A 6-year-old girl, Hushpuppy, lives with her father, Wink, in the Bathtub — a Delta community at the southernmost edge of the Earth. The Bathtub faces a unique predicament. The rapidly melting ice caps and a forthcoming hurricane threaten all of its citizens. Wink’s tough love approach to parenting is meant to prepare Hushpuppy for a time when he’s no longer there to look after her. After Wink contracts an illness, the temperatures mysteriously rise, and so does the urgency to prepare Hushpuppy for the imminent. As the ice caps melt, a swarm of large prehistoric creatures called aurochs rise from their icy time capsules and head for the Bathtub. When Wink’s health quickly deteriorates, Hushpuppy decides to go on a quest to track down her long lost mother.
Zeitlin’s combinations of fable with crude unrelenting realism make this coming-of-age story an allegorical nod to those living in the forgotten margins of life. Cinematographer Ben Richardson paints a dreamy landscape where nature rules and everything else abides. The Bathtub looks like images we’ve all seen before, but it also feels extraordinarily alien. It’s beautiful and cultured, but it’s also dangerous and inhospitable.
One of the films greatest achievements is its use of nonprofessional actors. Quvenzhane Wallis, who plays 6-year-old Hushpuppy is nothing less than magnificent. As our occasional narrator, she encompasses everything the film wishes to say. She’s the embodiment of what the Bathtub stands for: persistence. The Bathtub has two identities, that which is seen and that which occurs inside the mind of Hushpuppy. This perception through juvenile eyes takes on a form of spiritual enlightenment, where we can witness things for what they are without prejudice.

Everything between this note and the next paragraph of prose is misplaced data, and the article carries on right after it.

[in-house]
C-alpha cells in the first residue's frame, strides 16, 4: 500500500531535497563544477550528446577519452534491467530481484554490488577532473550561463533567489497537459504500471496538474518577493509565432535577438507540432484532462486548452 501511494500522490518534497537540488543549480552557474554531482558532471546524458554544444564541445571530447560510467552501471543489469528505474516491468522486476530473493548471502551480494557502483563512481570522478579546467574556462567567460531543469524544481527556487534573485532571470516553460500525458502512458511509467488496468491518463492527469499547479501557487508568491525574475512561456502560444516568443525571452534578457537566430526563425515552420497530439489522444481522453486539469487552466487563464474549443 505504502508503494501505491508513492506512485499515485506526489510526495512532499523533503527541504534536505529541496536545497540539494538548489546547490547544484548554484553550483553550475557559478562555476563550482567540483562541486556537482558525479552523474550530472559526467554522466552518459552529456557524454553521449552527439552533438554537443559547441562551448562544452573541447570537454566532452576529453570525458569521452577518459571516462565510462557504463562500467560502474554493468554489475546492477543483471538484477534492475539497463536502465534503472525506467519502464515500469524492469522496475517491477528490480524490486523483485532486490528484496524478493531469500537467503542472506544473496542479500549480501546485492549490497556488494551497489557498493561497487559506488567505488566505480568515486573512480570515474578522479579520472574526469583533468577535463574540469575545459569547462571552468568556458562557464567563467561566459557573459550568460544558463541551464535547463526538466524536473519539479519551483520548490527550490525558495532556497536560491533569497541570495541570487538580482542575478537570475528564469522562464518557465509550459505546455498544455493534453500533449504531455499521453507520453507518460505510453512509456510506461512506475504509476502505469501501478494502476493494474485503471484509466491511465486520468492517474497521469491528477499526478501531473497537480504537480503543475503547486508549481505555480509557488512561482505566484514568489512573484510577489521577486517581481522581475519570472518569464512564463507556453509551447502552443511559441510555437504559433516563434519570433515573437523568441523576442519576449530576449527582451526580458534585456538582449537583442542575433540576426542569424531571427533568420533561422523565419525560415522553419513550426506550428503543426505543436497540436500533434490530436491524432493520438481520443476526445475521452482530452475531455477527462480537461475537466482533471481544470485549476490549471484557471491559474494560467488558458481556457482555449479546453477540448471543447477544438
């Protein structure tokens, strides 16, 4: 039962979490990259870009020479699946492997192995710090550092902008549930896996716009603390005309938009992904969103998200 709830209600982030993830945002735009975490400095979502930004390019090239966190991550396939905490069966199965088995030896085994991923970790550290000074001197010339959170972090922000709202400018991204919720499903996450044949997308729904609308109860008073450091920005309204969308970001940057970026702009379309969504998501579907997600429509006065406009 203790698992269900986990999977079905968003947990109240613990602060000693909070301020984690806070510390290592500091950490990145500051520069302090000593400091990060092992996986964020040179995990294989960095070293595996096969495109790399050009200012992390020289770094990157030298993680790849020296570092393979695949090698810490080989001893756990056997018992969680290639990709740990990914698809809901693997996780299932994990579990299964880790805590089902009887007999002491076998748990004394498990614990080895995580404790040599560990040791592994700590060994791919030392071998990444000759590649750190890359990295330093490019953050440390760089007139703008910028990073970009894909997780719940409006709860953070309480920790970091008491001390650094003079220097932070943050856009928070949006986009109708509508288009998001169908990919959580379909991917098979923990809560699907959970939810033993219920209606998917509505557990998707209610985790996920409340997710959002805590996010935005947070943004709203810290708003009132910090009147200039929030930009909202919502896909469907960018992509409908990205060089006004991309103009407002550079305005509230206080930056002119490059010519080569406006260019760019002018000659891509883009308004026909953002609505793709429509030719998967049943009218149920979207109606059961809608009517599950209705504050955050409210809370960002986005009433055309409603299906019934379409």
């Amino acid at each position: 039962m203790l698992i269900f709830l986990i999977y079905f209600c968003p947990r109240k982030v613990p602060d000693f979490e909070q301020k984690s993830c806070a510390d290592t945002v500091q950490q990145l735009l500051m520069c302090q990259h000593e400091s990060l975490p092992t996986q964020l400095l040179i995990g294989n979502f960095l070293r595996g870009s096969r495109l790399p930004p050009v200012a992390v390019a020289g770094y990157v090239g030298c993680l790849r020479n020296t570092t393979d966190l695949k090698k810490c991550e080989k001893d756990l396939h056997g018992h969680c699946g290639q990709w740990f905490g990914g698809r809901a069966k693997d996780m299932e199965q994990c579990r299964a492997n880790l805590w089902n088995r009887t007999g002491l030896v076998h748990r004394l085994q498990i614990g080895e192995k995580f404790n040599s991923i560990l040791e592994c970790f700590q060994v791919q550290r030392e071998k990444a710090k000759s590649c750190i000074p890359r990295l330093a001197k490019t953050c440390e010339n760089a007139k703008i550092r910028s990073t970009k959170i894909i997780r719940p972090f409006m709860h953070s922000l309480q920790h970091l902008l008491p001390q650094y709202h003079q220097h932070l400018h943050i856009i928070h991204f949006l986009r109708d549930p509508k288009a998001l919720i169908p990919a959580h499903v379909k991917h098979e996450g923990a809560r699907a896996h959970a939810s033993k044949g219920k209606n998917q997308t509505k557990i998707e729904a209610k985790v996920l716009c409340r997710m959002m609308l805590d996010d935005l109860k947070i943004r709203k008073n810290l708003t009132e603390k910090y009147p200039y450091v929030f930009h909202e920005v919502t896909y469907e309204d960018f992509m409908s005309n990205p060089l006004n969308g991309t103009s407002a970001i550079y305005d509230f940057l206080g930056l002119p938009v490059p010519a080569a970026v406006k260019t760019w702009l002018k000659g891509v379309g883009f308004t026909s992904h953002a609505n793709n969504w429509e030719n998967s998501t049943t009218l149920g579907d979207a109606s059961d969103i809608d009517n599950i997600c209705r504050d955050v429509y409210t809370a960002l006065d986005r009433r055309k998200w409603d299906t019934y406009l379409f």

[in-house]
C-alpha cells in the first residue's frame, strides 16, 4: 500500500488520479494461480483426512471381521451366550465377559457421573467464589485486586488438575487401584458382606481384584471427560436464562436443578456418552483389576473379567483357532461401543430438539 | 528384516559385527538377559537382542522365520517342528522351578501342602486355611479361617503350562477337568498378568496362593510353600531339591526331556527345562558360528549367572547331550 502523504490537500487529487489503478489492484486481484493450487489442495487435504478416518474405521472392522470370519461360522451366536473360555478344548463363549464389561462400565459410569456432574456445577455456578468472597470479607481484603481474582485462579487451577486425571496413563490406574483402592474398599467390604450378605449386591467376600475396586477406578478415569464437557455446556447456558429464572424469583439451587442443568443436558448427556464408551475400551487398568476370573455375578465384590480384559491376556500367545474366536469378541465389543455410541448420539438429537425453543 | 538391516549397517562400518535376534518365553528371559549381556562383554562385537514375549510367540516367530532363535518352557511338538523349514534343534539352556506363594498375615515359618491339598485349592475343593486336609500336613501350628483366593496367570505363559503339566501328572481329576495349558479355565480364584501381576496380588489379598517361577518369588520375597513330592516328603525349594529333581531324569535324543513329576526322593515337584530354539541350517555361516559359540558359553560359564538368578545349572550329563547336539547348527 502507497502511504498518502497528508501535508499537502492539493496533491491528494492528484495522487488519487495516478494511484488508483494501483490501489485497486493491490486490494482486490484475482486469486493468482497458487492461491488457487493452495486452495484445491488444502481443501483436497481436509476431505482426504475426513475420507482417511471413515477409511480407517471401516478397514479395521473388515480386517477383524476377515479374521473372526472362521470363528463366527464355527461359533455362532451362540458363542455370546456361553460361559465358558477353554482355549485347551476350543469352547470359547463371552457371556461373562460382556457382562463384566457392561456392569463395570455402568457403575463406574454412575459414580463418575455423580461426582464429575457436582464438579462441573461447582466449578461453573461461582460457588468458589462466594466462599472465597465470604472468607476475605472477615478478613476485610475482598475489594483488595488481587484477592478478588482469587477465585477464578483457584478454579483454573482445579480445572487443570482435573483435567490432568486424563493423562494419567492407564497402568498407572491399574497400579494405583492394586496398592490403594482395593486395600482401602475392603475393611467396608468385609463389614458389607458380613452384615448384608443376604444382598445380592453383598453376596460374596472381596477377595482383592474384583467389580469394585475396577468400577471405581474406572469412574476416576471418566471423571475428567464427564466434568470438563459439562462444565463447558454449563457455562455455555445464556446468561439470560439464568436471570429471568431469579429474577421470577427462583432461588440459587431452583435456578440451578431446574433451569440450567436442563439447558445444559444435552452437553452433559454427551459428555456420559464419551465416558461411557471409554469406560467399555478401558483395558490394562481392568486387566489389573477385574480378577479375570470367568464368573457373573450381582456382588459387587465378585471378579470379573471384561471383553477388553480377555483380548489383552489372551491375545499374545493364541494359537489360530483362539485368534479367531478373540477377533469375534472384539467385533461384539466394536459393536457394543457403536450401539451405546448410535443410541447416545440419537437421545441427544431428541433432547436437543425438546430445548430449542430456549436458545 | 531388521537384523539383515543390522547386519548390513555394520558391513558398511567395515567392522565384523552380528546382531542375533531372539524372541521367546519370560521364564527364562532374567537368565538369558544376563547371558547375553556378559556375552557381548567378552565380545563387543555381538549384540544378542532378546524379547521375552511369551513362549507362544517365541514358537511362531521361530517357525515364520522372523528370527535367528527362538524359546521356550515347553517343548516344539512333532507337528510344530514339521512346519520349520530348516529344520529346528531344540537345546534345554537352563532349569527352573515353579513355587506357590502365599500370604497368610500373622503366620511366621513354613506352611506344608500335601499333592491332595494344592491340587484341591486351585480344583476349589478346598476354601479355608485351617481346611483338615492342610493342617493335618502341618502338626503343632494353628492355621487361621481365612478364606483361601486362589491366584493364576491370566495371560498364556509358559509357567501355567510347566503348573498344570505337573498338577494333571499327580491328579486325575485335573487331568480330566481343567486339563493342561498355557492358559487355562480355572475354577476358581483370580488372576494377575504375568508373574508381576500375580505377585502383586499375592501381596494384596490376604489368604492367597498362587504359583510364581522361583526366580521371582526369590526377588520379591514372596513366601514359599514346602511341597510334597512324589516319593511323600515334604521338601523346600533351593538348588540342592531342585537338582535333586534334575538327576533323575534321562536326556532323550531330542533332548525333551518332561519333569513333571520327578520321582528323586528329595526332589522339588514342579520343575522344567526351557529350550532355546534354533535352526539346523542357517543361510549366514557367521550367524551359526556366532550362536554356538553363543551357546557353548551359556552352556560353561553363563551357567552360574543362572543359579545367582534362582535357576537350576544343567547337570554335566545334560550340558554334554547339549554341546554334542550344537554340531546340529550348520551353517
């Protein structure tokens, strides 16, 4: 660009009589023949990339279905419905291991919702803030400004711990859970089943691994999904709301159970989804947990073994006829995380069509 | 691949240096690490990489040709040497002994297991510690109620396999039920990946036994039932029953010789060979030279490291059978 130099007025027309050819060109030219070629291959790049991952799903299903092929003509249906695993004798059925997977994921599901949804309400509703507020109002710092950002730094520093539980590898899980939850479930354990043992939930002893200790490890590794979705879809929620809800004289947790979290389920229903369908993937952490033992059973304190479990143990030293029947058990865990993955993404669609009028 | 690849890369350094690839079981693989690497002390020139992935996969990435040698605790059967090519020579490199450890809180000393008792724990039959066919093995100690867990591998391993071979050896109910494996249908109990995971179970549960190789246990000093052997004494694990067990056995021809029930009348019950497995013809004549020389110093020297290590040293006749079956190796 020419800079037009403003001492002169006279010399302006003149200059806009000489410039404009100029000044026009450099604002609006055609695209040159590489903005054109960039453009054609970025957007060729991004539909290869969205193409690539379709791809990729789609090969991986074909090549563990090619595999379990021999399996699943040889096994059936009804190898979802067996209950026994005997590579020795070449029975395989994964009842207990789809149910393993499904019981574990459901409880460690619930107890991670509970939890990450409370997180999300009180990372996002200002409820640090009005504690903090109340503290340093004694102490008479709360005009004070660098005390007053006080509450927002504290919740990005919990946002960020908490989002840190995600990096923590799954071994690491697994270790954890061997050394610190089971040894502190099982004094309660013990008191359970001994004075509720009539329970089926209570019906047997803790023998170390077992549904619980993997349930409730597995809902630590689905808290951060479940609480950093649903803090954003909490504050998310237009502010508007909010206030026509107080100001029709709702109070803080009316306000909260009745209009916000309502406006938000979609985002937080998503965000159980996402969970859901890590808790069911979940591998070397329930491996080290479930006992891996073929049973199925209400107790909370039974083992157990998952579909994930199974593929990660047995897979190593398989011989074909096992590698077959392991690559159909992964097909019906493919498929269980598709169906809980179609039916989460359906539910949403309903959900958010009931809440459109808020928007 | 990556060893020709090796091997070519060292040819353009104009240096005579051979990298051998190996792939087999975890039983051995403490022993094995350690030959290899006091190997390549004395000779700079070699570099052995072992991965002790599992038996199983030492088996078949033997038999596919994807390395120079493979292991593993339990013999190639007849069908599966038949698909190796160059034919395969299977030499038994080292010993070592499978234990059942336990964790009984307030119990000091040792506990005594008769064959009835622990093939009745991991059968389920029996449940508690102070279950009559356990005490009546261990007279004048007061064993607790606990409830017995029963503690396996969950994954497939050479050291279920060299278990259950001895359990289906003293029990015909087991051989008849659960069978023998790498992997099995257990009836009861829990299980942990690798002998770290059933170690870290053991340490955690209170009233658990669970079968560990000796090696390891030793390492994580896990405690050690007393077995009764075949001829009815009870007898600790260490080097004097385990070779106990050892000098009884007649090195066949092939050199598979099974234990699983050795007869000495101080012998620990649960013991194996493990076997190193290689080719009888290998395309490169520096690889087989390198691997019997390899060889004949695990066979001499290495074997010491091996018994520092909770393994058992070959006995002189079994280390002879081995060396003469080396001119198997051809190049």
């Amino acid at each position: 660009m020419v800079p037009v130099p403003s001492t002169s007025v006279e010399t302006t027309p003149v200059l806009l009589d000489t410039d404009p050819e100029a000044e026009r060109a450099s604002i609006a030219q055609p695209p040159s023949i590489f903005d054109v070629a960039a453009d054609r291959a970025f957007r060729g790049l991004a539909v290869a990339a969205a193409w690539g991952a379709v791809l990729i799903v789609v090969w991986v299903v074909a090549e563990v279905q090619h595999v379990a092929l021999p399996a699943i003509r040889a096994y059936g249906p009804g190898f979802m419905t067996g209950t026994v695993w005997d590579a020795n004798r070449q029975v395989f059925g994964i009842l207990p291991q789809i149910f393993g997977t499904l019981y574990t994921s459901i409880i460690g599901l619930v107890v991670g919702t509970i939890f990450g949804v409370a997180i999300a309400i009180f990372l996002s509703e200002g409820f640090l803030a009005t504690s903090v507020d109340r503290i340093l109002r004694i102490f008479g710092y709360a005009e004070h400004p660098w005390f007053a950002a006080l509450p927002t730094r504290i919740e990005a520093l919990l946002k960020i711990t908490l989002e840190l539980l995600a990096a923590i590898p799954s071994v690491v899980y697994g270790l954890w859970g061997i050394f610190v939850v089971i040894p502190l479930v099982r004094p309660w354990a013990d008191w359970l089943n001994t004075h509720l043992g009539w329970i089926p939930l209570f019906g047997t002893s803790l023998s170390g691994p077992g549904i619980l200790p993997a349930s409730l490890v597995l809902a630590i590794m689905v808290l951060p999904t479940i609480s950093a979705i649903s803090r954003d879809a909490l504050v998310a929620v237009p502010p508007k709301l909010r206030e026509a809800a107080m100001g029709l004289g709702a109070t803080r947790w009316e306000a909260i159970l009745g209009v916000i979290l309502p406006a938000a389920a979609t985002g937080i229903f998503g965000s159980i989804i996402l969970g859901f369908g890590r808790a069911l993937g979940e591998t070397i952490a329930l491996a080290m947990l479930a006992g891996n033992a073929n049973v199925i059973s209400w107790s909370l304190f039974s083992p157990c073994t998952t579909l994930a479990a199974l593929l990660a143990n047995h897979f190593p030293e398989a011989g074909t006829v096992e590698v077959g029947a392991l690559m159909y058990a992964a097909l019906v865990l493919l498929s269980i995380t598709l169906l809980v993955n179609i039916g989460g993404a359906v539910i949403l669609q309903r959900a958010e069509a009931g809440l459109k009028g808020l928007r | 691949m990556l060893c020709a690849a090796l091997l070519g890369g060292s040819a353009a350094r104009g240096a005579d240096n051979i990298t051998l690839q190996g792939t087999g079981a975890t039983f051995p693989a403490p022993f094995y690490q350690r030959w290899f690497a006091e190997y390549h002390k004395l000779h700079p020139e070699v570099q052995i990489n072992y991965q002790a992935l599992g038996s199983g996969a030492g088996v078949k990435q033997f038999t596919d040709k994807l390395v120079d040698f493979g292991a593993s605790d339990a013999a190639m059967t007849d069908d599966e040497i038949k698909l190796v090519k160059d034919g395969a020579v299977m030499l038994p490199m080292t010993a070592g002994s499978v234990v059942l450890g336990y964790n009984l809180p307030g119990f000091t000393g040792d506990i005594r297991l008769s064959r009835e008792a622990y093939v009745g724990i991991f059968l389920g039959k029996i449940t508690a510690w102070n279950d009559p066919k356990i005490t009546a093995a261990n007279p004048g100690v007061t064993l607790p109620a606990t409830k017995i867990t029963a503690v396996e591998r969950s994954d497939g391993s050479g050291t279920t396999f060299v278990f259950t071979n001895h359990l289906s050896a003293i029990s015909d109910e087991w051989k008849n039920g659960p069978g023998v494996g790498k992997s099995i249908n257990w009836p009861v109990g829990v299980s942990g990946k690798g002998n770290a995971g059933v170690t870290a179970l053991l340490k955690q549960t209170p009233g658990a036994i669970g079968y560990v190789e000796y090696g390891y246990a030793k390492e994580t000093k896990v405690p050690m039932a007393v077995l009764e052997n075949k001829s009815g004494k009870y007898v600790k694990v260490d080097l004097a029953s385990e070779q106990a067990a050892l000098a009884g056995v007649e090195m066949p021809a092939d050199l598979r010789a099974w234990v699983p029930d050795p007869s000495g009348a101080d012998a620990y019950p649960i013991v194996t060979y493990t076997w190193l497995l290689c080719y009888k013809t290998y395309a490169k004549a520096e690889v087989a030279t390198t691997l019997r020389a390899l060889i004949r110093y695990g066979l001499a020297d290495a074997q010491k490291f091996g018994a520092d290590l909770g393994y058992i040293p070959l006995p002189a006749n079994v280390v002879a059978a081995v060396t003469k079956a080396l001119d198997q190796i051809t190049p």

Outside the levee gates lies a world that Wink can only describe as “ugly.” Factories outline the flat horizon, releasing puffs of pollution into the air. Beyond the gates is a world based on artificial needs and wants. Unlike the outside world, the people of the Bathtub fish, drink, dance and raise their children to be self-sufficient. Teaching takes on an academic, as well as a spiritual, role. Miss Bathsheeba, Hushpuppy’s teacher, tells her students that the most important thing that can be taught is to “take care of people smaller and sweeter than you are.” From this vantage point, one would not assume the Bathtub is in a critical state. The term day-by-day living does not take on a negative connotation. Life in the Bathtub dismantles the clock of life, but does not forget it. This philosophy enriches each day with rejuvenation and opportunity, life once again becomes open to interpretation.
“Beasts of the Southern Wild” is clearly a labor of love for Zeitlin. The film’s insightful richness invites critical analysis from every angle. The characters fleshed-out personas and complexities complement the detail-orientated set design. Like any good movie, metaphor does not take center stage; its brute sensory impact is what keeps the film afloat. “Beasts of the Southern Wild” radiates authenticity, and it triumphs at that. It’s a restless mongrel of magical realism, just like its pack of wild beasts that play more of a supporting, symbolic role. Once the film fulfills its axis, it falls back to Hushpuppy. She’s inhabited a new world, one where love is tough. Surrounded by a small village willing to give her the necessary tools to carry on, Hushpuppy must survive. She is the gatekeeper between normalcy and chaos.
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